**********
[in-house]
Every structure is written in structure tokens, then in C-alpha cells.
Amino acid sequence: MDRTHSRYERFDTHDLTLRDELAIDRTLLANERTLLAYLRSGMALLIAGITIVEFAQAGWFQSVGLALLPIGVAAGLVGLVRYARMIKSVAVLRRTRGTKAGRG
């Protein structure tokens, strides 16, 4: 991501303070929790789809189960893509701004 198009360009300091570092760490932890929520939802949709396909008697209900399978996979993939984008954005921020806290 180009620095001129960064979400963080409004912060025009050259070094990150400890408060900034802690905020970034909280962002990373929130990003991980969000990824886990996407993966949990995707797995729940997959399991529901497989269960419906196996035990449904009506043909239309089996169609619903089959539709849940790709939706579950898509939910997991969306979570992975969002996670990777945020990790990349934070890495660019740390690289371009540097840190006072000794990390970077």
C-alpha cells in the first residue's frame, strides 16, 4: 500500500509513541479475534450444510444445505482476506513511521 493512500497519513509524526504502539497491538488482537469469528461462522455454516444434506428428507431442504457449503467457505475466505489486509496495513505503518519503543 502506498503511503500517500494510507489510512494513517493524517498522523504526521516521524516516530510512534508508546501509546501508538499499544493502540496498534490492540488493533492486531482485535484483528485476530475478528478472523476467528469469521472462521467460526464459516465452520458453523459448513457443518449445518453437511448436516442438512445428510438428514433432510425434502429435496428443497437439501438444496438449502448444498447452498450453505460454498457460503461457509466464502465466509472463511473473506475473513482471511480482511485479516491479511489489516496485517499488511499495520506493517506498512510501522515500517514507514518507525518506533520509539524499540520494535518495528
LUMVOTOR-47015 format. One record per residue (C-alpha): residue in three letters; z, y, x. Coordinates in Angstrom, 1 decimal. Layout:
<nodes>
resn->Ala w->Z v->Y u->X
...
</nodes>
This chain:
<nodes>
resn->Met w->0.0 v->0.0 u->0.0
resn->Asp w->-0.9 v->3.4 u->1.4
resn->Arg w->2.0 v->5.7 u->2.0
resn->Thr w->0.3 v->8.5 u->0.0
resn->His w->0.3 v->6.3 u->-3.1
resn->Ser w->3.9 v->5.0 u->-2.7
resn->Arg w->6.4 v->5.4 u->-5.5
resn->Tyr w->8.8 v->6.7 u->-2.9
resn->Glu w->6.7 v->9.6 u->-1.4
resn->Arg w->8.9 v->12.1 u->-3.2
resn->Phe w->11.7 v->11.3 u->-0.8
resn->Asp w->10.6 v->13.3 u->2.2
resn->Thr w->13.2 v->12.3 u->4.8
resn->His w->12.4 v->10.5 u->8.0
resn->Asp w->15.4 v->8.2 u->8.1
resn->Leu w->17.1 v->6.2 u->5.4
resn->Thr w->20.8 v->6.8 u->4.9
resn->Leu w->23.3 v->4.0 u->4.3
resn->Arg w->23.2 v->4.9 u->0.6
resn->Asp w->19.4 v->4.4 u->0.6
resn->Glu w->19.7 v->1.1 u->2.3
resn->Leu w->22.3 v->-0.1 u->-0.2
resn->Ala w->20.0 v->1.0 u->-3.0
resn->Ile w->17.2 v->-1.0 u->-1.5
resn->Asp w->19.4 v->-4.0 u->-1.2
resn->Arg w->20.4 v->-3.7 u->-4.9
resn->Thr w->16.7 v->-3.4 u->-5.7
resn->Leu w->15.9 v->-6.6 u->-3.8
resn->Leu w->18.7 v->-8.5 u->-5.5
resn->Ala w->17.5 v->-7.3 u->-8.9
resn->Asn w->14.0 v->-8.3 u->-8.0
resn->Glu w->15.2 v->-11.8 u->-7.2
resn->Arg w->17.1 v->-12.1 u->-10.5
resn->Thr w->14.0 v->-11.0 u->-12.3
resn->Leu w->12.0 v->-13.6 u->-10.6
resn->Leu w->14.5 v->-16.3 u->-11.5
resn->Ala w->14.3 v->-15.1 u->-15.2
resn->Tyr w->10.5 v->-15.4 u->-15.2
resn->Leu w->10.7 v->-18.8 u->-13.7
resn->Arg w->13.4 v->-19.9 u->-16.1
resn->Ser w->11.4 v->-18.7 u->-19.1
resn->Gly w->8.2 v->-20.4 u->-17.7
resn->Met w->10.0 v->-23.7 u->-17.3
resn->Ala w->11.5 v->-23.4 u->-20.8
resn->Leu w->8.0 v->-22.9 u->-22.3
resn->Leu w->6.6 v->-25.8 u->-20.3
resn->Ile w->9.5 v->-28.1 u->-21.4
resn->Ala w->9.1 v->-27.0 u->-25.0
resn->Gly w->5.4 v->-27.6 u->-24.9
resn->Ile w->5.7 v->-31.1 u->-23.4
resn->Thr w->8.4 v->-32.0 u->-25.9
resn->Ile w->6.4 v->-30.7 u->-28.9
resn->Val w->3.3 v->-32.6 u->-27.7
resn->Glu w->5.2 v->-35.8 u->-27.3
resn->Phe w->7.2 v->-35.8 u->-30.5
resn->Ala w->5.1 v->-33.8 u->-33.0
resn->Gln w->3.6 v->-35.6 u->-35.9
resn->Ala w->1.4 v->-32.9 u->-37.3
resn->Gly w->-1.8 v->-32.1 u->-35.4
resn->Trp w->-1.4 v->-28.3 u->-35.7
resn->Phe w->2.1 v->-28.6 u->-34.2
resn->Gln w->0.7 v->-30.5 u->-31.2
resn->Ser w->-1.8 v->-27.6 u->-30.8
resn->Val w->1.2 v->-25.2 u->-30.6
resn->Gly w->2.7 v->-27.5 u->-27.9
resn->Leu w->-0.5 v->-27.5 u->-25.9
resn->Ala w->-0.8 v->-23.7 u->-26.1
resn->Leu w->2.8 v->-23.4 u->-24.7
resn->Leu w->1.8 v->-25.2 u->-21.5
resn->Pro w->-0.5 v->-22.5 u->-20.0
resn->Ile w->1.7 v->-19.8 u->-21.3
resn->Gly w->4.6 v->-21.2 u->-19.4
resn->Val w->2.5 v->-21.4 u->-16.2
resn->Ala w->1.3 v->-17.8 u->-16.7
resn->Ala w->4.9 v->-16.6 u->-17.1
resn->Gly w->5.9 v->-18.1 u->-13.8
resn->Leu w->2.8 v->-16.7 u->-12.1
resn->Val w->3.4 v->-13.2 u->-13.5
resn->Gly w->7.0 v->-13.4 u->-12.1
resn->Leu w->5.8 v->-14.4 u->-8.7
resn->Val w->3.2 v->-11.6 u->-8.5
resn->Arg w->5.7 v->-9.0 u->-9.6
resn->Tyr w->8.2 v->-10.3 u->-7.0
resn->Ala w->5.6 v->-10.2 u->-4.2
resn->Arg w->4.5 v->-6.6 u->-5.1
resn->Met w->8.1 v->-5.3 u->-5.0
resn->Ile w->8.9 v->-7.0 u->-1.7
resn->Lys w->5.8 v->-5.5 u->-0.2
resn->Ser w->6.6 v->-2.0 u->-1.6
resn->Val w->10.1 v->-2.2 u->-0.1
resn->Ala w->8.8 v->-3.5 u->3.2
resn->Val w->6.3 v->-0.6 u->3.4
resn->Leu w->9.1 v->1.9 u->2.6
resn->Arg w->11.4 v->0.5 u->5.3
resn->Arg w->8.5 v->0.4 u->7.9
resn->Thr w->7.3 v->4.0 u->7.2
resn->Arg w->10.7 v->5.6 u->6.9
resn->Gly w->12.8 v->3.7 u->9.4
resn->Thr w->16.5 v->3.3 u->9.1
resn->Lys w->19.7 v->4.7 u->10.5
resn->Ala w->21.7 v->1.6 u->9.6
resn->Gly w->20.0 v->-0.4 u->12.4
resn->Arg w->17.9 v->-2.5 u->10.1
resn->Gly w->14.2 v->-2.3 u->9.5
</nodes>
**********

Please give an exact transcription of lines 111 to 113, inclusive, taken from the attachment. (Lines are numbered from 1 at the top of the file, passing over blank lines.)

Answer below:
resn->Thr w->16.5 v->3.3 u->9.1
resn->Lys w->19.7 v->4.7 u->10.5
resn->Ala w->21.7 v->1.6 u->9.6